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Gender and sexualities research carries unique sensitivities and challenges that can create a range of barriers for postgraduate and early career educational researchers. Our event ‘Researching Gender & Sexuality in Educational Settings’ aimed to support, sympathise with, and guide postgraduate and early career researchers working in this area. This BERA Blog special issue showcases the work of six postgraduate researchers who presented at the event, including their reflections on the barriers they are encountering in their work.

Creative methods such as art, poetry and dance have the potential to create new and powerful forms of knowledge in educational research. However, as Lis Bundock’s contribution points out, creative methods continue to be subordinated to the dominance of the interview in qualitative research. This is a particular challenge when they are used alongside more traditional methods, creating an internal struggle for what counts as ‘proper’ data. Lis’s work prompts reflection on why the interview continues to dominate in qualitative research and what it might look like for creative methods to take ‘centre stage’.

Using creative methods in arts-based practice can be challenging. Elizabeth Ascroft’s post provides five helpful tips for using arts-based approaches drawn from her PhD research. Elizabeth discusses the importance of working with participants’ existing creative interest and the power of ‘curating the space’ of the session. These could be invaluable for researchers and teachers getting started with arts-based approaches.

Adam Brett is also interested in LGBT+ teachers’ experiences, and his piece is a timely reminder of the powerful potential of photo elicitation for engaging with teachers’ experiences of navigating their gender and sexuality identities at school. Adam reflects on how empowering participating in the research was for the teacher – another reminder of how educational research can be of profound benefit for participants, beyond simply ‘providing data’.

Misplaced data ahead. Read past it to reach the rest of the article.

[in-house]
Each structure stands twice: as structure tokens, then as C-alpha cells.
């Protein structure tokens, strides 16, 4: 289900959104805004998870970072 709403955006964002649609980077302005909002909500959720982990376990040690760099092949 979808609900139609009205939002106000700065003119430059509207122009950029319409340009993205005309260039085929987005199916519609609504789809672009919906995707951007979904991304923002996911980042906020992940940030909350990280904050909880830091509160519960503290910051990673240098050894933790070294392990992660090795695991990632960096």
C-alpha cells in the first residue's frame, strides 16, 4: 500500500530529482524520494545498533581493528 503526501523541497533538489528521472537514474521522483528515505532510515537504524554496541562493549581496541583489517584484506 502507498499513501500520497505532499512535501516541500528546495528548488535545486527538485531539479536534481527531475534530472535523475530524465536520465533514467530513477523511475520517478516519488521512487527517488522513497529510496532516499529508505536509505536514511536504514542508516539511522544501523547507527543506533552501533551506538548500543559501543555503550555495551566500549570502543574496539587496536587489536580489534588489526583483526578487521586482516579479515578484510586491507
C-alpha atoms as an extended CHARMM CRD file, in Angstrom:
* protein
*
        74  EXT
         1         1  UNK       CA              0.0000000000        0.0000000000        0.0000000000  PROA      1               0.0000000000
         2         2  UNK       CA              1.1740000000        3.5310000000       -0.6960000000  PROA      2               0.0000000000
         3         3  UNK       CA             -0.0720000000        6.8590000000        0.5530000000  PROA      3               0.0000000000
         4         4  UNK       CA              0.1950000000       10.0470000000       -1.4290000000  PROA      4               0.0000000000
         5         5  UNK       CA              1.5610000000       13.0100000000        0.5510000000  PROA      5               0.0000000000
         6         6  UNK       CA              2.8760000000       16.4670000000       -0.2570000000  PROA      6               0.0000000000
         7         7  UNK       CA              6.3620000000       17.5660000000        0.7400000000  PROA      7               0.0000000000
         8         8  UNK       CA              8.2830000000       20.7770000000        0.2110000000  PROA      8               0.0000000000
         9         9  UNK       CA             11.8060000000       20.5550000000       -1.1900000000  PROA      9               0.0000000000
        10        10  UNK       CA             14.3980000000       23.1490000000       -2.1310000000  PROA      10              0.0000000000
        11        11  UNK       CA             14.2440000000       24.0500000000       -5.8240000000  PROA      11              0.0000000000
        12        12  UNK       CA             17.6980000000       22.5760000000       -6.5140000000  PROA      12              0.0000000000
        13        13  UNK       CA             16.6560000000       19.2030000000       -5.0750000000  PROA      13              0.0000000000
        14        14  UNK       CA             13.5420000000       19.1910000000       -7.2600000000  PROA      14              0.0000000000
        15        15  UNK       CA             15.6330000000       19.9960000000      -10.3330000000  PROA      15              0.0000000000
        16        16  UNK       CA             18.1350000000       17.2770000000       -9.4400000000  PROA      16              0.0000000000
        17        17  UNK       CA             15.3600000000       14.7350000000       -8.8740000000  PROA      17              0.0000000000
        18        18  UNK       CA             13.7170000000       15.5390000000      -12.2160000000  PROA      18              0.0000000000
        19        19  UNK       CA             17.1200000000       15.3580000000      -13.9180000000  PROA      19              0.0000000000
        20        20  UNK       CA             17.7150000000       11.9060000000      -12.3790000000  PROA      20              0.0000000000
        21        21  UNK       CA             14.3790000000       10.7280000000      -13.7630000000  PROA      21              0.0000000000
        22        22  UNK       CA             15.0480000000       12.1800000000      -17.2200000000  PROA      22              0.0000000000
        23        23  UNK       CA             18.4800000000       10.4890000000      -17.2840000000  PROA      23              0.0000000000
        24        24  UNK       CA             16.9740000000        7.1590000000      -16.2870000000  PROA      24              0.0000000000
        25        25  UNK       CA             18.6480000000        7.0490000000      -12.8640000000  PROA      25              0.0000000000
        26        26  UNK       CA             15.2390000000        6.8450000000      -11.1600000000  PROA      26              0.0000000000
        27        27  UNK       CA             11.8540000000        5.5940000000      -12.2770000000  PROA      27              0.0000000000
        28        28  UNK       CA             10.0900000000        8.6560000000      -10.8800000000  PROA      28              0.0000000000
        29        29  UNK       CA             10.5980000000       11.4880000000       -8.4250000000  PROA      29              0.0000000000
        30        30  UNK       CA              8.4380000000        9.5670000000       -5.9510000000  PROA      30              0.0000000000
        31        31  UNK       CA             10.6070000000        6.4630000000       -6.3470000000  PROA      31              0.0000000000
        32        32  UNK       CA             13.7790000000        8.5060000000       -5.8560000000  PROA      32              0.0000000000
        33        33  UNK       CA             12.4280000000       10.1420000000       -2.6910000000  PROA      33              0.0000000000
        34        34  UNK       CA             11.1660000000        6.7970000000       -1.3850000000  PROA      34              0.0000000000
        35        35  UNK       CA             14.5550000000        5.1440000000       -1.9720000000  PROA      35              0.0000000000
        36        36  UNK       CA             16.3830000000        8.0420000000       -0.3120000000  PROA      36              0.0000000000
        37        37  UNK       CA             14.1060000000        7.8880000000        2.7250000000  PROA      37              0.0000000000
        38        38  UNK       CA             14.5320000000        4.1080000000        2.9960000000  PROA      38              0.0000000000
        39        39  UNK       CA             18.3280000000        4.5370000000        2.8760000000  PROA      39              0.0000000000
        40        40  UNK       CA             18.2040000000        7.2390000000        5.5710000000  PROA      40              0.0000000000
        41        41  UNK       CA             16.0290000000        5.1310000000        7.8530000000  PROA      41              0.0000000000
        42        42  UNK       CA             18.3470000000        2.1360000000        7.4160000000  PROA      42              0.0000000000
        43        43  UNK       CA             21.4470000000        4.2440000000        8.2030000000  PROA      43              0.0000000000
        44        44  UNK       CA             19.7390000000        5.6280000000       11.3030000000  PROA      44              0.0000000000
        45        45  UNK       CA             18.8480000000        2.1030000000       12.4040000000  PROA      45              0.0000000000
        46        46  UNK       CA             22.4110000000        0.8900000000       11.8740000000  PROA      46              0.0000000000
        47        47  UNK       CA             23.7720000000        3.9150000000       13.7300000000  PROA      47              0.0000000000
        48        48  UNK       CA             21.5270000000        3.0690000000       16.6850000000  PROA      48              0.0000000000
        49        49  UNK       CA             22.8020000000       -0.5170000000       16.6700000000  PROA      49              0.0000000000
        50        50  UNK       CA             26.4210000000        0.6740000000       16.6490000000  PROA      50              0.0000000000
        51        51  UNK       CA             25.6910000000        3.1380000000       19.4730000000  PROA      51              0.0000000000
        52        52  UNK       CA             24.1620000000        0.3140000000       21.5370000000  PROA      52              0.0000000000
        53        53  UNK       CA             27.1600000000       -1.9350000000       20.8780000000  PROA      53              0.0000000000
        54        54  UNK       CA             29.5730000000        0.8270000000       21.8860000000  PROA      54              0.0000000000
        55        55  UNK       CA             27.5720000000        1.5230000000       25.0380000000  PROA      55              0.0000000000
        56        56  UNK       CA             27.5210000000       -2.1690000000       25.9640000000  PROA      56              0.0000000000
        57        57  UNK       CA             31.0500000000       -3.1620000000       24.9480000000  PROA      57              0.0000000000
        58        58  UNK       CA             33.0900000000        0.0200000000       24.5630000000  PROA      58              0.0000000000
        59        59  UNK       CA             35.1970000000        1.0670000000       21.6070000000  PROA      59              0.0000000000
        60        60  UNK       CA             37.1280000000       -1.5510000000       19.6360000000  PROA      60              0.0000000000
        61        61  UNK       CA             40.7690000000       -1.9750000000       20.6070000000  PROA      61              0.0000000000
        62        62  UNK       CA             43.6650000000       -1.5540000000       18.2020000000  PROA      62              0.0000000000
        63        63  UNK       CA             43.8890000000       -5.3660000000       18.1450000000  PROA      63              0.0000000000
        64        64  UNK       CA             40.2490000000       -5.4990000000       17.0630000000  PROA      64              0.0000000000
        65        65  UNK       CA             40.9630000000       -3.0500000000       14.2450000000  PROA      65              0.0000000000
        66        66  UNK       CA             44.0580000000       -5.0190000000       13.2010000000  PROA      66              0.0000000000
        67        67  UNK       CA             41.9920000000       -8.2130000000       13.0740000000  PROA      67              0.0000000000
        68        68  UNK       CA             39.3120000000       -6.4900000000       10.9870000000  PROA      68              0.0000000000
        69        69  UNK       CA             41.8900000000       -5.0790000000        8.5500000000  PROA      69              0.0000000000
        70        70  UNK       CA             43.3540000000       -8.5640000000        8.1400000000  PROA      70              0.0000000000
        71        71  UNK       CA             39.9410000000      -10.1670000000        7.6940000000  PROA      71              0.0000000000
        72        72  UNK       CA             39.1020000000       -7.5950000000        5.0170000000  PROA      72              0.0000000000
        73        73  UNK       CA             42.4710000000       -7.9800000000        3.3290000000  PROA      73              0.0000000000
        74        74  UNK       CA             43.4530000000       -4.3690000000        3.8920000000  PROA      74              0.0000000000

Rochelle Mallet’s contribution stands within the growing body of work drawing on a feminist new materialist approach to gender and sexuality educational research. Her research shows how seeing familiar educational objects differently (in this case, chairs in primary education settings) can provide us with powerful and important insights into how gender is worked and reworked in schools. Rochelle ends by describing chairs as ‘objects that transcend being a place of rest for bodies’ – one wonders whether there may be many more familiar educational objects that could be viewed in the same way with further insights to be gained.

In her post Kate Marston reports on a pilot project working with the Museum of Wales to open up their fungi collection for youth engagement workshops with LGBTQ+ young people. The project highlights the potential of fungi for supporting young people to critically interrogate binary notions of sex and gender. Kate’s work highlights the creativity and variety of approaches present within sexualities and gender educational research and will hopefully inspire more ‘out of the box’ methodologies.

In the final blog post in this special issue, Kim Snider continues the focus on LGBTQ+ young people’s experiences as she wrestles honestly with the ethics of research with LGBTQ+ young people and questions around the boundaries and borders of inclusivity within her research. Kim’s contribution is an important reminder of the intellectual and personal challenges of questioning, while being in some ways limited to, ‘categorical’ ways of thinking about sexualities and gender in educational research.

Overall, both the conference and the blog posts collected here are a clear illustration of the health and vibrancy of postgraduate educational research in gender and sexuality. It is evident that the community being built around the Sexualities and Gender special interest group (SIG) is growing, both numerically and in its positive impact in providing spaces for support, sympathy and advice for the unique challenges of this area of research. We are excited for what the future holds and how the SIG can continue to grow its effectiveness in this area.